C2 Montréal took place May 22-25, convening leaders in technology, marketing, brands, and more to create an avant-garde business event designed to inspire & connect attendees for three and a half days in Montréal. The name C2 stands for ‘Commerce + Creativity’, and the event was just that, with a broad range of content spanning diversity, technology, sustainability, management techniques, and much more.
One presentation which specifically stood out was a fireside chat with Jessica Brillhart, in conversation with Charles Melcher. Jessica is an immersive director and virtual reality filmmaker. She founded the immersive content creation company, Vrai Pictures, in 2018.
The conversation left any technology specifics aside, to focus on the big picture of immersive storytelling, how to do it well, concerns, dangers, and more.
Jessica was quick to compare the dynamics of traditional, and immersive storytelling, sharing that “Typically with film, there was an author who wrote the story, and the audience watched. Now, the audience can have agency into the story of the film”.
When you sit back and really let this sink in, you begin to realize the size and scope of some of these immersive experiences. I remember growing up, and watching a movie I had already seen, wishing the ending would change so I could experience something new, but it never did. This is now possible.
Charles Melcher asked: “What Works with respect to immersive storytelling, and what doesn’t?”
To which Jessica responded “What hasn’t worked, is shoving one story into an immersive experience. You need to let the audience have a role and be more actively involved. That’s the thing about experience, there is more than one story and more than one perspective.”
Many stories, whether books or films, are from one perspective. Even our lives, for the most part, are lived and experienced through one perspective. Forcing the audience into one point of view in a story isn’t using ‘immersive storytelling’ to its fullest capacity. This is adding VR into one story, and one perspective, without allowing the audience to choose their role and choose their journey. A key component, and what makes immersive storytelling so powerful, is the ability to choose your perspective.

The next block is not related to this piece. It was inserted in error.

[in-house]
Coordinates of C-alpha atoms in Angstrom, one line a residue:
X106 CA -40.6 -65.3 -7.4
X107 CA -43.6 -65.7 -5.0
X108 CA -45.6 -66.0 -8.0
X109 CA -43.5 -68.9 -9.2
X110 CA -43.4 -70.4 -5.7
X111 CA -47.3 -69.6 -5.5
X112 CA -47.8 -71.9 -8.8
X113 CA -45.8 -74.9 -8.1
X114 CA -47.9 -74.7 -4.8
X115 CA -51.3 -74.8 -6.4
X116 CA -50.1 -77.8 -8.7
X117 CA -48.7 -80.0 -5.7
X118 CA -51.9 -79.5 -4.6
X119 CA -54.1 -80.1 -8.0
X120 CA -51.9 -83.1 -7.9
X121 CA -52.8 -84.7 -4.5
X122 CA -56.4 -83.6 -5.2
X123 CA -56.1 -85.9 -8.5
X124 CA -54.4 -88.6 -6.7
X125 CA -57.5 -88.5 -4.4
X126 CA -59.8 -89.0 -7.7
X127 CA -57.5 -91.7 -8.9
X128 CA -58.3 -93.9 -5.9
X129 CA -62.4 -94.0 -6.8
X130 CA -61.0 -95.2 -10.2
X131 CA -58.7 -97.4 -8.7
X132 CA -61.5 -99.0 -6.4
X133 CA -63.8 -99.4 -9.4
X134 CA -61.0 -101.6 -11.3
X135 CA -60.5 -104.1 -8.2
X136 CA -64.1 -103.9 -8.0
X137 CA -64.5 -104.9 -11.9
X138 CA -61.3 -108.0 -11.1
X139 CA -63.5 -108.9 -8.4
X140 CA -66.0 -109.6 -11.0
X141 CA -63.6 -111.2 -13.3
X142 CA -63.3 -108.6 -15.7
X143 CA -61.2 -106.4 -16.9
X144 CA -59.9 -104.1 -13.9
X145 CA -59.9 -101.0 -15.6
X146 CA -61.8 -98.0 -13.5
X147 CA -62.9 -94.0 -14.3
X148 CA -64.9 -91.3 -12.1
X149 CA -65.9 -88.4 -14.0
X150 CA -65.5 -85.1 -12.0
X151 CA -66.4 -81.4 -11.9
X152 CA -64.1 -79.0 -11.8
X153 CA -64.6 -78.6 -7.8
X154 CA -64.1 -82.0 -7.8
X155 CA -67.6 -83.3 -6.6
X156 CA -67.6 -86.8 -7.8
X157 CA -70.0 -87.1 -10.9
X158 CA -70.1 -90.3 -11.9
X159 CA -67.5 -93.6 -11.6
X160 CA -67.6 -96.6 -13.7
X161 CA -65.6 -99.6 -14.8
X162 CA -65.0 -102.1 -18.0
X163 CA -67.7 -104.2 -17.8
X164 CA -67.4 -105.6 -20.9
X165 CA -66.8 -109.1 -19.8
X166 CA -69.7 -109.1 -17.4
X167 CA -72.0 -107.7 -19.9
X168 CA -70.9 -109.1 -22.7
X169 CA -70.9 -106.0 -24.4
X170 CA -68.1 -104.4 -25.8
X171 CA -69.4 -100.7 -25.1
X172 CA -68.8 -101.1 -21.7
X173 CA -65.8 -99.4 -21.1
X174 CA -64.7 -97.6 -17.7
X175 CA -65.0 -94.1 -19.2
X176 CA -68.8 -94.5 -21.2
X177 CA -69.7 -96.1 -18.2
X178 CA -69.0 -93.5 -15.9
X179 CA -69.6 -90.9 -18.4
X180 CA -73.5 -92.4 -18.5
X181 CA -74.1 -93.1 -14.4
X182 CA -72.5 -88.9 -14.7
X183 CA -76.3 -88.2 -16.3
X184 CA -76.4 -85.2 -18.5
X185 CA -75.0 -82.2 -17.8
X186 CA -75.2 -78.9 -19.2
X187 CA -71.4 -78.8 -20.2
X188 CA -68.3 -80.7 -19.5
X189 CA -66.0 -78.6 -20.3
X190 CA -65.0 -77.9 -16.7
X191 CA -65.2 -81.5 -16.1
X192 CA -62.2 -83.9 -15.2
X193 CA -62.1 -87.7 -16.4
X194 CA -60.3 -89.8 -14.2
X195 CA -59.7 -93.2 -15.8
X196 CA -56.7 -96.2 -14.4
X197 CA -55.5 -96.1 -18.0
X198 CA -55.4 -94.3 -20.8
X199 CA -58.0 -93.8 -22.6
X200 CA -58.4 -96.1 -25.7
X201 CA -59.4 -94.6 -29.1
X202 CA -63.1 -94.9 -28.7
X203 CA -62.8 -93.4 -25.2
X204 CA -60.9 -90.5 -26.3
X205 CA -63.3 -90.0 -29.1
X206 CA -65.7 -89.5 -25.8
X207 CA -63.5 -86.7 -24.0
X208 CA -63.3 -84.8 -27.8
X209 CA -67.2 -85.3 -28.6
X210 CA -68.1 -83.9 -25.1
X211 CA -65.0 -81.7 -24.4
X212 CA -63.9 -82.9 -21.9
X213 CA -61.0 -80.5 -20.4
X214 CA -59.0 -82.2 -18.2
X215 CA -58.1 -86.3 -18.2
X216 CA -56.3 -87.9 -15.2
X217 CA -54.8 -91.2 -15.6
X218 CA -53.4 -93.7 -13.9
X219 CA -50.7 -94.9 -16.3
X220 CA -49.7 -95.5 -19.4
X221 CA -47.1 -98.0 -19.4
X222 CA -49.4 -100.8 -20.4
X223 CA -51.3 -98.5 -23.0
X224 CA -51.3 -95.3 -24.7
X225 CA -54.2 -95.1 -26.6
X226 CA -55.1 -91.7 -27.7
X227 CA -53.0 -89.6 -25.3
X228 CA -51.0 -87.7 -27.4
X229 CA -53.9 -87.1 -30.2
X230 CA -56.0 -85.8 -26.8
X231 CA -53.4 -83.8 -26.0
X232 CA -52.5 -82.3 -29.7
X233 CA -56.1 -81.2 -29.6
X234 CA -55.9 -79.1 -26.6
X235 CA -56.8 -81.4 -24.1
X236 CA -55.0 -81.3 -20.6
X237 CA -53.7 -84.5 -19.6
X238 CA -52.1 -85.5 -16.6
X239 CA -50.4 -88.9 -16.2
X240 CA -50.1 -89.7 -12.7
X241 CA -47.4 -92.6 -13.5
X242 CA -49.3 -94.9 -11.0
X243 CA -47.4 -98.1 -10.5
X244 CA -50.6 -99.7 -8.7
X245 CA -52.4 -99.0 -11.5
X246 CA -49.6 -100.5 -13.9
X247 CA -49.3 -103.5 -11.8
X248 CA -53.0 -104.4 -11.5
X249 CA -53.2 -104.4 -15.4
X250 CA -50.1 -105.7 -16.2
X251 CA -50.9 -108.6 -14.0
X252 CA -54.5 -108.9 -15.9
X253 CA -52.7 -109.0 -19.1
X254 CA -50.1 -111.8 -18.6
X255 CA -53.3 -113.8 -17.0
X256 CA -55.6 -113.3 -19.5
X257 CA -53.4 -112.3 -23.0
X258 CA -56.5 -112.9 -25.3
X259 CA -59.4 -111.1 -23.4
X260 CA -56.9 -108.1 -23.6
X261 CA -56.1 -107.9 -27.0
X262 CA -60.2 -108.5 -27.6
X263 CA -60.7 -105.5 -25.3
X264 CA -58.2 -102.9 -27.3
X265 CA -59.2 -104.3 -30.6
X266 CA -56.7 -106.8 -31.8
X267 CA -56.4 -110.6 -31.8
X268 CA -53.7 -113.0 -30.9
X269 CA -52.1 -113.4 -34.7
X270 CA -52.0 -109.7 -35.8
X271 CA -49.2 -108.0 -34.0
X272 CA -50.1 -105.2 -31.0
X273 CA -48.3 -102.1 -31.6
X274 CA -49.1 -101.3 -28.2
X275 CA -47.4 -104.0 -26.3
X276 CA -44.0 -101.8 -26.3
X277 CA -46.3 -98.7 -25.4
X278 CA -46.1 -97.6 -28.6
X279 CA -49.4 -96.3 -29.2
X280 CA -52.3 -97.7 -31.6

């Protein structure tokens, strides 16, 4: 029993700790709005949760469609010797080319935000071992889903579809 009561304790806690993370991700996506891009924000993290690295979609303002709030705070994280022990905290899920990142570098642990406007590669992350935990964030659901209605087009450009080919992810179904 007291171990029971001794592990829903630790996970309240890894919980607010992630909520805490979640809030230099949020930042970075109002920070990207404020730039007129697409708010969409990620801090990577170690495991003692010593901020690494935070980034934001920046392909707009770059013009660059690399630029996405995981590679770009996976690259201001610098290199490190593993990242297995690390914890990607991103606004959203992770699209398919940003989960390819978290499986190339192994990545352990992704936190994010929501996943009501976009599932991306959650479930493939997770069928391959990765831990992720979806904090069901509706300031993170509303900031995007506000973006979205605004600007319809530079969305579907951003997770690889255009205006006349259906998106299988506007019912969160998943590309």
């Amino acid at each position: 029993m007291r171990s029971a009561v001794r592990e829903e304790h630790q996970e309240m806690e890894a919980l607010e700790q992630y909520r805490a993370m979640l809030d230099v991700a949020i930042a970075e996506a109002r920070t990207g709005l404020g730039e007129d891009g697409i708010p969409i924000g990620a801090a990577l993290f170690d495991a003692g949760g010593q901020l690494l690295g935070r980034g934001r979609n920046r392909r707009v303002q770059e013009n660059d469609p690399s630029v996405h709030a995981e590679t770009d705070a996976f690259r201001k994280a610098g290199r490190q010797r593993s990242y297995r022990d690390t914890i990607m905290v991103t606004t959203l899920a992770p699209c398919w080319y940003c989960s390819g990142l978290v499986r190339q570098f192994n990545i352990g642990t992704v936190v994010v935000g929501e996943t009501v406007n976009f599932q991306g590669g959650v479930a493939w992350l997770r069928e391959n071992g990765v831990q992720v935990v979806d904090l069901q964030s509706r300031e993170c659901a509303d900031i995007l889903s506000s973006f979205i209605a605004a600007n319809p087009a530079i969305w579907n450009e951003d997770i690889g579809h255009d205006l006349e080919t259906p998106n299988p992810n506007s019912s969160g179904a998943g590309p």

Another question which really stood out was about the responsibilities, and concerns, of immersive storytelling: “Do we have more responsibilities as storytellers, with all these new tools?”
To which Jessica responded, “As we get better and it [immersive storytelling] becomes more indiscernible from real life, and you bring about experiences which people feel like they actually had, you also need to ask if it’s dangerous or not. Storytelling isn’t always good! Some stories, and especially as of late, have caused reactions and have caused things to happen. Again, storytelling is just one person’s perspective.”
This point is especially important for immersive storytellers and experiential marketers moving forward. As technology gets better, and we’re able to influence and connect with people with site, sounds, touch, and smell, these stories will get harder and harder to discern from real life. Immersive storytellers have a moral responsibility to think how their stories will be interpreted and consider any aftermath and effects these stories might have on the audience.
Jessica closed with a brief mention about Traverse, a spatial audio platform she developed with Vrai Pictures and Bose, to work with any AR driven audio. Using mobile phones and a Bose AR device, Traverse is able to make listening physical, and make you feel like you're there. It will be interesting to see how spatial audio integrates into more immersive storytelling experiences, and how it will help the experiential space going forward.